Skip to main content Accessibility help
×
Home
Hostname: page-component-59b7f5684b-j5sqr Total loading time: 0.476 Render date: 2022-10-05T08:54:45.335Z Has data issue: true Feature Flags: { "shouldUseShareProductTool": true, "shouldUseHypothesis": true, "isUnsiloEnabled": true, "useRatesEcommerce": false, "displayNetworkTab": true, "displayNetworkMapGraph": false, "useSa": true } hasContentIssue true

EARLY STRUCTURAL REASONING. GENTZEN 1932

Published online by Cambridge University Press:  18 August 2015

ENRICO MORICONI*
Affiliation:
Dipartimento di Filosofia
*
*DIPARTIMENTO DI FILOSOFIA UNIVERSITY OF PISA VIA P. PAOLI, 15 56127 PISA ITALIA E-mail: enrico.moriconi@unipi.it

Abstract

This paper is a study of the opening section of Gentzen’s first publication of 1932, Über die Existenz unabhängiger Axiomensysteme zu unendlichen Satzsystemen, a text which shows the relevance of Hertz’s work of the 1920’s for the young Gentzen. In fact, Gentzen borrowed from Hertz the analysis of the notion of consequence, which was given in terms of the rules of thinning (Verdünnung) and cut (Schnitt) on sequents (there called “sentences”(Sätze)). Moreover, following Hertz again, he also judged it necessary to justify the forms of inference of the system by providing a semantics for them, so that it became possible to make precise the informal notion of consequence, and to show that the inference rules adopted are correct and sufficient.

Type
Research Article
Copyright
Copyright © Association for Symbolic Logic 2015 

Access options

Get access to the full version of this content by using one of the access options below. (Log in options will check for institutional or personal access. Content may require purchase if you do not have access.)

References

BIBLIOGRAPHY

Arndt, M., & Tesconi, L. (2014). Principles of explicit composition. In Moriconi, E. and Tesconi, L., editors. Second Pisa Colloquium in Logic, Language and Epistemology. Pisa: Edizioni ETS, pp. 1967.Google Scholar
Bernays, P. (1965). Betrachtungen zum Sequenzen-Kalkul. In Tymieniecka, A.-T., editor. Contributions to Logic and Methodology in Honor of J.M. Bocheński. Amsterdam: North-Holland Publishing Company, pp. 144.Google Scholar
Franks, C. (2010). Cut as consequence. History and Philosophy of Logic, 31, 349379.CrossRefGoogle Scholar
Franks, C. (2013). Logical completeness, form, and content: An archaeology. In Kennedy, J., editor. Interpreting Gödel: Critical Essays. Cambridge: Cambridge University Press, pp. 78106.Google Scholar
Gentzen, G. (1932). Über die Existenz unabhängiger Axiomensysteme zu unendlichen Satzsysteme. Mathematische Annalen, 107, 329–50. English translation in Szabo (1969).CrossRefGoogle Scholar
Gentzen, G. (1934–1935). Untersuchungen über das logische Schliessen. Mathematische Zeitschrift, 39, 176210, 405–431. English translation in Szabo (1969).CrossRefGoogle Scholar
Gentzen, G. (1936). Die Widerspruchsfreiheit der reine Zahlentheorie. Mathematische Annalen, 112, 493565. English translation in Szabo (1969).CrossRefGoogle Scholar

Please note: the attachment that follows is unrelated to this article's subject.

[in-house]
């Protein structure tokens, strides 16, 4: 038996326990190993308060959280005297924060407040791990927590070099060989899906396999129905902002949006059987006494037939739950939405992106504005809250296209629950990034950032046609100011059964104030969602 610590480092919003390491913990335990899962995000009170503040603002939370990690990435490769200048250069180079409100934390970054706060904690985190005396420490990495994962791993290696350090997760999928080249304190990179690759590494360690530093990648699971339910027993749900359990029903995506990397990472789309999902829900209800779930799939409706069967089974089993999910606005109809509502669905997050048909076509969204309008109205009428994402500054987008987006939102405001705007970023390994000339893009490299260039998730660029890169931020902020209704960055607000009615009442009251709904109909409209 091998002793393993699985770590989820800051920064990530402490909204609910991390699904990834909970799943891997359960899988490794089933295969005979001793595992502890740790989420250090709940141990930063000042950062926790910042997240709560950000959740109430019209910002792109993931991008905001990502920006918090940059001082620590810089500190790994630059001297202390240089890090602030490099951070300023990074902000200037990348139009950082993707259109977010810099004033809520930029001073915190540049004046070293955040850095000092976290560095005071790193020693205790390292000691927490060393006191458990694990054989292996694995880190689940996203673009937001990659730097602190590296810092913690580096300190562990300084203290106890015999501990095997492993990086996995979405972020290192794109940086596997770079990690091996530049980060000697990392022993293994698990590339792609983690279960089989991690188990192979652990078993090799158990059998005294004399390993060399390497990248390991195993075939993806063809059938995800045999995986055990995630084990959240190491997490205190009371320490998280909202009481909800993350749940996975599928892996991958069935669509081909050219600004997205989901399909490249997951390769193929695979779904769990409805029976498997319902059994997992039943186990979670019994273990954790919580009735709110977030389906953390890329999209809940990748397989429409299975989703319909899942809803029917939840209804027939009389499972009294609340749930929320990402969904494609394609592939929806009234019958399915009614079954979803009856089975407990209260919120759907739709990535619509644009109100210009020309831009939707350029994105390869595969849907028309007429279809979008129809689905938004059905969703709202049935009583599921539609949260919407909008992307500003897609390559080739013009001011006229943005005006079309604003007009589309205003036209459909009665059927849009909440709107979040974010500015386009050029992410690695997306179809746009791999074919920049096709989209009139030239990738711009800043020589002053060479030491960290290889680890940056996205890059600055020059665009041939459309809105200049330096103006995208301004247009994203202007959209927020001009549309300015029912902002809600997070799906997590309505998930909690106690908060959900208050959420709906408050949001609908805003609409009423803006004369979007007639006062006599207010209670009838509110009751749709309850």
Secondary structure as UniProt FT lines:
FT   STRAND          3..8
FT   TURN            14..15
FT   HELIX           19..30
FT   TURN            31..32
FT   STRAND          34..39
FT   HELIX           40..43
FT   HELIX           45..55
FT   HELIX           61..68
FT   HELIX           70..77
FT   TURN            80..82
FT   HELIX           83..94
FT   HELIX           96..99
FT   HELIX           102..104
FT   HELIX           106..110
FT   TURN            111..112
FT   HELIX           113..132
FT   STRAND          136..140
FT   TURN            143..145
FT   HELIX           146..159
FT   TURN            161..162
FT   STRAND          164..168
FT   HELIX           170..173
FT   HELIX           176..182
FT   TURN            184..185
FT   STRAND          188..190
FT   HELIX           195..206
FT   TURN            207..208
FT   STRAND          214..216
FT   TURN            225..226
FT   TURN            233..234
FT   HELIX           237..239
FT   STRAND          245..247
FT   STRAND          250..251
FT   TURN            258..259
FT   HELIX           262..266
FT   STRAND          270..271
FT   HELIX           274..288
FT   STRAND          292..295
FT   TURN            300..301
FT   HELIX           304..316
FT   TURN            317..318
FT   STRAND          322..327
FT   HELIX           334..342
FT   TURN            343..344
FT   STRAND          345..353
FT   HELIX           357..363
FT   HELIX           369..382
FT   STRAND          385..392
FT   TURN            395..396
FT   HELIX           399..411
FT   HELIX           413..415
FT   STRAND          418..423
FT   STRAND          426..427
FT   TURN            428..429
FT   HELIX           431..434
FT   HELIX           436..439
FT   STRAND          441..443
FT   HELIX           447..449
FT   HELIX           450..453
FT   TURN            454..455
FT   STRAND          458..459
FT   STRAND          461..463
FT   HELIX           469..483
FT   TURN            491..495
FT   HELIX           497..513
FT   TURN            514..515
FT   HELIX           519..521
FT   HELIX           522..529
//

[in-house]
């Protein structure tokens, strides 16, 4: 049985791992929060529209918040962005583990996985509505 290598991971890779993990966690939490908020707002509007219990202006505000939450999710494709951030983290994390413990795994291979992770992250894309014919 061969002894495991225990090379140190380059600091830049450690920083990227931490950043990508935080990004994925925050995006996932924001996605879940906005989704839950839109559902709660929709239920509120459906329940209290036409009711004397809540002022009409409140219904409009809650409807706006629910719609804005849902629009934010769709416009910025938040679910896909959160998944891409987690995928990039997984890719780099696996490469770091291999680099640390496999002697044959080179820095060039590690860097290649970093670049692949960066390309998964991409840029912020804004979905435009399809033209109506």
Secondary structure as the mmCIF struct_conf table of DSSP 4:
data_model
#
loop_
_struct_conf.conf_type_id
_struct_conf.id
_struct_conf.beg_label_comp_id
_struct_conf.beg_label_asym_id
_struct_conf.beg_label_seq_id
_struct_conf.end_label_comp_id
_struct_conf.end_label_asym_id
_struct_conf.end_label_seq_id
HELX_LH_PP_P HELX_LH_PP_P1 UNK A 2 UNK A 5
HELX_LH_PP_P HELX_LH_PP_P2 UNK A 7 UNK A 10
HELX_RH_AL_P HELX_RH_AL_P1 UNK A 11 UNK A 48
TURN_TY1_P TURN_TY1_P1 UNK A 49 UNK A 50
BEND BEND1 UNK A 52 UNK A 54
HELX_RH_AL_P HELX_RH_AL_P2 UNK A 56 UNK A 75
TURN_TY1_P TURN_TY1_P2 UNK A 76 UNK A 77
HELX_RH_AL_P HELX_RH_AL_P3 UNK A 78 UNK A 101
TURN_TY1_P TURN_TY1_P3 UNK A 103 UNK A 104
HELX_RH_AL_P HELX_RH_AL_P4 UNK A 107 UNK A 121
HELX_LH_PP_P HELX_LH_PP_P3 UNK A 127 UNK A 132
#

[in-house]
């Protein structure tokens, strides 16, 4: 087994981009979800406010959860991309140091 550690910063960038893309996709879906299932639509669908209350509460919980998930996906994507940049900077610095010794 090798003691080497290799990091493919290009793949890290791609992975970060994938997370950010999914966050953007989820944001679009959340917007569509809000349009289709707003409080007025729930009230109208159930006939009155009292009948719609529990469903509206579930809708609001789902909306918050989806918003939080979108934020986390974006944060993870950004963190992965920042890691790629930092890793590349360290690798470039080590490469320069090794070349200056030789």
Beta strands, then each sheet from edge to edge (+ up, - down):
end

Moriconi, E. (2014). On the source of the notion of semantic completeness. In Moriconi, E. and Tesconi, L., editors. II Pisa Colloquium on Logic, Language and Epistemology. Pisa: Edizioni ETS, pp. 213244.Google Scholar
Schroeder-Heister, P. (2002). Resolution and the origin of structural reasoning: Early proof-theoretic ideas of Hertz and Gentzen. The Bulletin of Symbolic Logic, 8, 246265.CrossRefGoogle Scholar
Szabo, M., editor (1969). The Collected Papers of Gerhardt Gentzen. Amsterdam: North-Holland Publ. Co.Google Scholar
Tennant, N. (2015). On Gentzen’s structural completeness proof. In Wansing, H., editor. Dag Prawitz on Proofs and Meaning, Studia Logica series Outstanding Contributions to Logic, pp. 385414.Google Scholar
von Plato, J. (2009). Gentzen’s logic. In Gabbay, D. M. and Woods, J., editors. Handbook of the History of Logic, Vol. 5. Amsterdam: North-Holland, pp. 667721.Google Scholar
von Plato, J. (2012). Gentzen’s proof systems: Byproducts in a work of genius. The Bullettin of Symbolic Logic, 18(3), 313367.CrossRefGoogle Scholar
4
Cited by

Save article to Kindle

To save this article to your Kindle, first ensure coreplatform@cambridge.org is added to your Approved Personal Document E-mail List under your Personal Document Settings on the Manage Your Content and Devices page of your Amazon account. Then enter the ‘name’ part of your Kindle email address below. Find out more about saving to your Kindle.

Note you can select to save to either the @free.kindle.com or @kindle.com variations. ‘@free.kindle.com’ emails are free but can only be saved to your device when it is connected to wi-fi. ‘@kindle.com’ emails can be delivered even when you are not connected to wi-fi, but note that service fees apply.

Find out more about the Kindle Personal Document Service.

EARLY STRUCTURAL REASONING. GENTZEN 1932
Available formats
×

Save article to Dropbox

To save this article to your Dropbox account, please select one or more formats and confirm that you agree to abide by our usage policies. If this is the first time you used this feature, you will be asked to authorise Cambridge Core to connect with your Dropbox account. Find out more about saving content to Dropbox.

EARLY STRUCTURAL REASONING. GENTZEN 1932
Available formats
×

Save article to Google Drive

To save this article to your Google Drive account, please select one or more formats and confirm that you agree to abide by our usage policies. If this is the first time you used this feature, you will be asked to authorise Cambridge Core to connect with your Google Drive account. Find out more about saving content to Google Drive.

EARLY STRUCTURAL REASONING. GENTZEN 1932
Available formats
×
×

Reply to: Submit a response

Please enter your response.

Your details

Please enter a valid email address.

Conflicting interests

Do you have any conflicting interests? *